Advanced learning

MPS will offer advanced learning programs at the college and elementary level

Midland Public Schools will soon offer two new programs for younger and older students to meet their educational needs.

Plans are currently underway to offer an advanced learning program at the college and elementary level at the start of the 2022-2023 school year. These programs will help MPS create equitable learning opportunities to meet the needs of all students, Associate Superintendent Penny Miller-Nelson said.

first college

The Early Middle College program will be a three-year program that will allow current 10th grade MPS students to earn an associate’s degree or 60 credit hours toward a four-year bachelor’s degree. This would be done by taking classes with Delta College or the University of Davenport starting in a student’s freshman year.

However, this means that students in this program would have to be in MPS for an additional fifth year, although they would be taking full-time courses at either college, said Steve Poole, curriculum specialist for auxiliary education. These students will still be able to participate in the commencement ceremony with their classmates at the end of their fourth year as usual, but will receive their high school diploma after their fifth year.

Students will take classes on college campuses during the school day or take them virtually. The courses students will take will be mostly core courses, but they can still take electives, Poole said.

This program would be free for students and parents, since MPS will cover the cost of the lessons, Poole said. However, very expensive textbooks may have to be covered by students/guardians, he said.

Miller-Nelson said applications are not yet ready for this program. MPS has applied to the Michigan Department of Education to be part of this program and will not receive a response until March. However, she is confident that MPS will get that approval and students can start applying by March.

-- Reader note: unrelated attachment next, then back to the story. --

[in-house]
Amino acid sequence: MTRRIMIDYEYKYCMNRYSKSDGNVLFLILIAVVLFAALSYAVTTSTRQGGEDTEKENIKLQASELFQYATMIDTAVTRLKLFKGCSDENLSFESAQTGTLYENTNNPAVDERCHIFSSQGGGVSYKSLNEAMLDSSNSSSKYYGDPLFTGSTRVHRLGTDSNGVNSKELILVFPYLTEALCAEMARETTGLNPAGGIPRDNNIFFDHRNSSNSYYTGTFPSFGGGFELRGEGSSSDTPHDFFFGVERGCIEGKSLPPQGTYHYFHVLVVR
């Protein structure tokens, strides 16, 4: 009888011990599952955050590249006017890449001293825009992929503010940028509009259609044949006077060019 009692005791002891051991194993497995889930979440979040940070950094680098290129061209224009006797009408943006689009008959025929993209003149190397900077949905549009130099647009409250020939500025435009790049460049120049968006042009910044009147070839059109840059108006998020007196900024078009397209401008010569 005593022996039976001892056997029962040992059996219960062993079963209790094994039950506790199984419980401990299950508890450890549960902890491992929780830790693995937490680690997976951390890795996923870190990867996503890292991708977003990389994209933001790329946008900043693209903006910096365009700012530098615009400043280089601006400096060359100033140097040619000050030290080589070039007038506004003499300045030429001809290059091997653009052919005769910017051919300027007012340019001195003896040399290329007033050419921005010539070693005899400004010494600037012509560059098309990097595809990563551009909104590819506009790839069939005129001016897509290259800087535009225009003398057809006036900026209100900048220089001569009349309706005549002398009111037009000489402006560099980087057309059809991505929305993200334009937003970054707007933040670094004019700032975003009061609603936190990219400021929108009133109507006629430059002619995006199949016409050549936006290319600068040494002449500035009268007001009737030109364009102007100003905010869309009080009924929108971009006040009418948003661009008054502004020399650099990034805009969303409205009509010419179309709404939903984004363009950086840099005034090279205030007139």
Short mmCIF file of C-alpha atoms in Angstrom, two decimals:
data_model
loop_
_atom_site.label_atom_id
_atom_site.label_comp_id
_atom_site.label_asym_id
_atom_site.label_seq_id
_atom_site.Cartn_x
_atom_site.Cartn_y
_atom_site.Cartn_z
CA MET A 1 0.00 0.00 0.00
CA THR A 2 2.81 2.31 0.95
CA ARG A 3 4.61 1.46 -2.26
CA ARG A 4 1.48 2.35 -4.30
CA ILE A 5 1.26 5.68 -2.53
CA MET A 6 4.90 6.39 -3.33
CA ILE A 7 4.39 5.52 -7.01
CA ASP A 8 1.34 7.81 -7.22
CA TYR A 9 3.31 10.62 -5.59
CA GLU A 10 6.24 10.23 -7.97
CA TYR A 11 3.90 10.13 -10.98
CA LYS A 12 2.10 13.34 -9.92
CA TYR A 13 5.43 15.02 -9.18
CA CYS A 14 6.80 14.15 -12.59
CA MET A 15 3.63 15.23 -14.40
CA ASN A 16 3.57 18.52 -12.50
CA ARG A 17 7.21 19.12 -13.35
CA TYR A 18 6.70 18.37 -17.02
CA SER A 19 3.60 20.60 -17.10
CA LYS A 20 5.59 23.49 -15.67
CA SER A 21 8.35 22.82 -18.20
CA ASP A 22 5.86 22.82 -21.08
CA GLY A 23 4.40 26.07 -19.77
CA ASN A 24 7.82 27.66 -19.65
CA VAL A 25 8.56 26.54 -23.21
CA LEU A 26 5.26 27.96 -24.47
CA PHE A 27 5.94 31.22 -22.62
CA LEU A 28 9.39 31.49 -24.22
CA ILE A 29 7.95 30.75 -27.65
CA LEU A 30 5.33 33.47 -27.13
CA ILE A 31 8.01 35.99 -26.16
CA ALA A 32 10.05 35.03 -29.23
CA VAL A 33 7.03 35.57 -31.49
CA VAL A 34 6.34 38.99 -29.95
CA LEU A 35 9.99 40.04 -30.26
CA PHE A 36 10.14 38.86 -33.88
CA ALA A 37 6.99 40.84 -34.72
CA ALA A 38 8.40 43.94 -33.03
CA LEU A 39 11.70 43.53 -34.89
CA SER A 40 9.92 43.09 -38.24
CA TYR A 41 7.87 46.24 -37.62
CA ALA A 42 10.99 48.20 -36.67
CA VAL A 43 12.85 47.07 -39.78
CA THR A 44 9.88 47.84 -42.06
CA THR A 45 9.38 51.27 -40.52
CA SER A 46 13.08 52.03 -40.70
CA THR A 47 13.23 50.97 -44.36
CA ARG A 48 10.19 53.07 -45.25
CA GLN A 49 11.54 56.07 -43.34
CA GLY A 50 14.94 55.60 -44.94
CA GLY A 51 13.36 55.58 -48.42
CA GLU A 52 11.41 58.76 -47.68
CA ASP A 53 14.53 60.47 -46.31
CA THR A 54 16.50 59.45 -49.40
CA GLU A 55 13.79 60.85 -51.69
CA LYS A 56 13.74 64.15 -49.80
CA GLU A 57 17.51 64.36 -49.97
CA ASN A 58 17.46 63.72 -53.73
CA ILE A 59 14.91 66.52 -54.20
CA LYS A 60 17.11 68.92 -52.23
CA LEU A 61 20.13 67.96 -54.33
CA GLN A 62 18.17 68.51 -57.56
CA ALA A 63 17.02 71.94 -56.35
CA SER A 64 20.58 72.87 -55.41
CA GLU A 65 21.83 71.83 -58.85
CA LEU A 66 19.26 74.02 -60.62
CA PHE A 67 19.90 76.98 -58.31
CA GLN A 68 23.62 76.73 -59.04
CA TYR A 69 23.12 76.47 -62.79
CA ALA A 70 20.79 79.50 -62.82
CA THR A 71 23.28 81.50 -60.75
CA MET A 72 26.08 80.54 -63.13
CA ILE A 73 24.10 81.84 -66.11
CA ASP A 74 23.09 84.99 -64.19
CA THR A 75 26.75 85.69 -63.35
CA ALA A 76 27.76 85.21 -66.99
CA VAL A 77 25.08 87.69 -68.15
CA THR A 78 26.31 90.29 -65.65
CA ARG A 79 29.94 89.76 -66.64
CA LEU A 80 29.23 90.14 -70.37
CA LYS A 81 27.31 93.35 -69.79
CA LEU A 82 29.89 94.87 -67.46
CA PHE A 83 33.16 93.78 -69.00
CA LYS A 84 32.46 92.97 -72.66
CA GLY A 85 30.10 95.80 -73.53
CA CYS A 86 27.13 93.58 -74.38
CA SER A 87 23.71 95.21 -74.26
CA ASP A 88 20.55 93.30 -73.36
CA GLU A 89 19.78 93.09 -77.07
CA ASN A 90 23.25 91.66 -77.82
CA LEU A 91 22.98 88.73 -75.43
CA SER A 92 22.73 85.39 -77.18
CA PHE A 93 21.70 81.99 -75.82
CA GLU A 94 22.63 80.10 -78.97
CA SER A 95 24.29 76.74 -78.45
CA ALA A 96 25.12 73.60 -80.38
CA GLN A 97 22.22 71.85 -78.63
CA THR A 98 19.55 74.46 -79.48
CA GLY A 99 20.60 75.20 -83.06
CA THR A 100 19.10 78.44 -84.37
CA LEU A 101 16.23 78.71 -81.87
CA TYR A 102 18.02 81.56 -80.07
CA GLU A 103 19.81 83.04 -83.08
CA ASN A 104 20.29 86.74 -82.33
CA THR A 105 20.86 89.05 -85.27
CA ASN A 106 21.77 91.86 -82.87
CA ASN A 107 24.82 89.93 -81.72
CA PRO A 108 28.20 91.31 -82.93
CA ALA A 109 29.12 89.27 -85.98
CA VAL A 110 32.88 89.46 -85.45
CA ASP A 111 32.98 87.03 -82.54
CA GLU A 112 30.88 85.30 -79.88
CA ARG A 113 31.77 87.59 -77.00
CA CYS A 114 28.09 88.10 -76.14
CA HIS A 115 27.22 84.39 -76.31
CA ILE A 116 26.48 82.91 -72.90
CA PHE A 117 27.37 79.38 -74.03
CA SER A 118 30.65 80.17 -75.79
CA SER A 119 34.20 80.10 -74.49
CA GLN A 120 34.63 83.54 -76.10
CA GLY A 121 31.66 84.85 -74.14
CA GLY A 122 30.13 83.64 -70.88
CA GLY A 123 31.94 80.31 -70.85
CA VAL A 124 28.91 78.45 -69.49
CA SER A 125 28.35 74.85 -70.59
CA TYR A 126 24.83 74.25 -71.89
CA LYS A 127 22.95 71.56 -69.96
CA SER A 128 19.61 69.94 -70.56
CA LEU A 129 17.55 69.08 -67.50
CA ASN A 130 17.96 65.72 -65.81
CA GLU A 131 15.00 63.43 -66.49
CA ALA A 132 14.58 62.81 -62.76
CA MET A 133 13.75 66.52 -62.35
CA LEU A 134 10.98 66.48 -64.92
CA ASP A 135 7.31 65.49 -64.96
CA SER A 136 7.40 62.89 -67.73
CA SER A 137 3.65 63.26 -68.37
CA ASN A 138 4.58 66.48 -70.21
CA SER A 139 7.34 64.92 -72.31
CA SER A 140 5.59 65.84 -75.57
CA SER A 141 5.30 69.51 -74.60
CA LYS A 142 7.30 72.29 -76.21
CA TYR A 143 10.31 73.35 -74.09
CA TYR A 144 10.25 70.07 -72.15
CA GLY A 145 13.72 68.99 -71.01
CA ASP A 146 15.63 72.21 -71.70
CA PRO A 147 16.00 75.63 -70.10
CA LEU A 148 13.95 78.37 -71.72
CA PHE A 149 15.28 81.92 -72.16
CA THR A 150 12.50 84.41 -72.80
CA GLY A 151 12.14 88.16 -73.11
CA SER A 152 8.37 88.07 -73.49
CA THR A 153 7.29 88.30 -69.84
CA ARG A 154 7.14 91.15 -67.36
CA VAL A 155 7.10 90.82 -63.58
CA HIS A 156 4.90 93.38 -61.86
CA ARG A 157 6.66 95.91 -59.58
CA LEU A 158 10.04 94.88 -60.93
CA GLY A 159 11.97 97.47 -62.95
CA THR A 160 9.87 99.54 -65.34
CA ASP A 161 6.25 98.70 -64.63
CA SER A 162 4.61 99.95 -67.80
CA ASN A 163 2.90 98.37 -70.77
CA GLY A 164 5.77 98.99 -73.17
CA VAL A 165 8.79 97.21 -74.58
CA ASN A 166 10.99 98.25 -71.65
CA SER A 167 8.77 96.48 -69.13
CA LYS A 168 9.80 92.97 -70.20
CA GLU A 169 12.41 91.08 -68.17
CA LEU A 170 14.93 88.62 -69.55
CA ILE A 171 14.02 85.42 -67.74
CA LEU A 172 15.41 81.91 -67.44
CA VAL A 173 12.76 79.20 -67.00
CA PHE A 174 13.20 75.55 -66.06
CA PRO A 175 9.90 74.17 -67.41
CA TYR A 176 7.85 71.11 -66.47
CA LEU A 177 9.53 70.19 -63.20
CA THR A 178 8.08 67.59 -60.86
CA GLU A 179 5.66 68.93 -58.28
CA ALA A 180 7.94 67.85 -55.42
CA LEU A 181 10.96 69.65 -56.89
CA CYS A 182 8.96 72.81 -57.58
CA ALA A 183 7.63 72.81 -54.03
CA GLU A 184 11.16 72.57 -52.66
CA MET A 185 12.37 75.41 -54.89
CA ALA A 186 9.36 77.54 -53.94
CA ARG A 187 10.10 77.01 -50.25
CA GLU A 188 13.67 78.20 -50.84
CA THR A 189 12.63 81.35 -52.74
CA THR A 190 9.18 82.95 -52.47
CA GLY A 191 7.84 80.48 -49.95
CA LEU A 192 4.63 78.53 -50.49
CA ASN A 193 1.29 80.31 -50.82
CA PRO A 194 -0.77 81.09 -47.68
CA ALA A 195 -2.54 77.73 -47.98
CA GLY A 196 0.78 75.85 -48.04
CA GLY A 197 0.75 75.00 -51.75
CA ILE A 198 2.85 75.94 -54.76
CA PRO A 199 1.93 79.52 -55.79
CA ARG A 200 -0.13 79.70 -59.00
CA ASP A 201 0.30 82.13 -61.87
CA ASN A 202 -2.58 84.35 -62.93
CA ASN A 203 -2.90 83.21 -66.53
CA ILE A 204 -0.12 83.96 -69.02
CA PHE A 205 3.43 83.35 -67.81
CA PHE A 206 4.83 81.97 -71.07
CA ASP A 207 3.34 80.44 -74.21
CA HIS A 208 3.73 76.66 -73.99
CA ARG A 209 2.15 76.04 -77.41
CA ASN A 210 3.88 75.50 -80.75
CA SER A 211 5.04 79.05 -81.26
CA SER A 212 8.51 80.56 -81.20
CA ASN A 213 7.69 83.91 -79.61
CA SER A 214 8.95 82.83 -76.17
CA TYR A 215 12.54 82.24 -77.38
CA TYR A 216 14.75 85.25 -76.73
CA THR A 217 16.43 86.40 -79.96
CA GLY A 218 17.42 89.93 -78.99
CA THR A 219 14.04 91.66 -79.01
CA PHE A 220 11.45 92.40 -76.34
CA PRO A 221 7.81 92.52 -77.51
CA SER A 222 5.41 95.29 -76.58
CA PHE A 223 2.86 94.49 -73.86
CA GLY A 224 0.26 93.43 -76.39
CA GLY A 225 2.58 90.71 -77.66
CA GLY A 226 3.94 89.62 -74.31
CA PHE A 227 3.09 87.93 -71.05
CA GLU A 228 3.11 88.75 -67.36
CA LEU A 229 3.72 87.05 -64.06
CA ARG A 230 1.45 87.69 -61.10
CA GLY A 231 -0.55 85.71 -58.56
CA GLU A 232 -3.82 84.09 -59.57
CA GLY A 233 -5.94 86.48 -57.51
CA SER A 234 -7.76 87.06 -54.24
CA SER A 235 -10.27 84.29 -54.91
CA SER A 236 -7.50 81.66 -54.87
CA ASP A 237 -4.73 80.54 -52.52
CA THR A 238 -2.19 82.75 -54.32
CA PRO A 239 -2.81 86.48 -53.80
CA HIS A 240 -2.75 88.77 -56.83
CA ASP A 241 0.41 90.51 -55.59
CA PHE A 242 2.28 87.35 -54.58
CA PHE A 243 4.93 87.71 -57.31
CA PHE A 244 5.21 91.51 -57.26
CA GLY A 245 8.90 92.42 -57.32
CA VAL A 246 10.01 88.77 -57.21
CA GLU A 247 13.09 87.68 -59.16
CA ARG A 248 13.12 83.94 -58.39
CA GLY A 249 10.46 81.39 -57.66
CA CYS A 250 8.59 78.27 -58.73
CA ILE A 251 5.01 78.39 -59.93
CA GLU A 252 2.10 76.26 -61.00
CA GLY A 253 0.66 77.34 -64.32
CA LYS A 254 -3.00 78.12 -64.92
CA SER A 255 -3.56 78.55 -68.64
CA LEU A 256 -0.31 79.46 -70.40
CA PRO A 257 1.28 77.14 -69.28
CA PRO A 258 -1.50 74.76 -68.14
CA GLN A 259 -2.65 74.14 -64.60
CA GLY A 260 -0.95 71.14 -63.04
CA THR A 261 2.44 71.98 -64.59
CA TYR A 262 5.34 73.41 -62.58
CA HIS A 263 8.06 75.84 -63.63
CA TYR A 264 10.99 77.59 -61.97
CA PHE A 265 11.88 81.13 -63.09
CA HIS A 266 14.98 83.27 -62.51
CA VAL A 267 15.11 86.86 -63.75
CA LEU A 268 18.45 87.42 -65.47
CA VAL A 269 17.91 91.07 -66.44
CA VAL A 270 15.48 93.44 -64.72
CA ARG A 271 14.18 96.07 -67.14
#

The program will begin in the fall of 2022 for current 10th graders. Poole said to apply, students must have a 3.0 GPA, get two teacher recommendations, answer short-answer questions and have good school attendance.

Advanced learning

For elementary school students, the Advanced Student Learning Program (ALPS) is designed for students who could benefit from deeper and faster learning.

Jen Servoss, Elementary Curriculum Specialist, said this program will use the overall framework of the International Baccalaureate and Primary Curriculum, an inquiry-based learning framework. The program will encourage critical thinking and offer project-based learning.

The program will apply to students in grades 1 through 5 and will be housed at Central Park Elementary School, with one class per year. The program is for eligible students from all MPS elementary schools. Teachers will receive professional training to meet the needs of these advanced learners, Miller-Nelson said.

The program will begin next school year, but it’s not a program parents can apply for, Miller-Nelson noted. MPS will identify these students with established criteria and district-level assessments. The district will also use equivalent IQ tests and teacher input to determine if a student is a good candidate, she said.

According to Monday’s weekly MPS statement, for students identified for ALPS based on the first phase of the process, parents will be contacted by email in mid-February with information on next steps.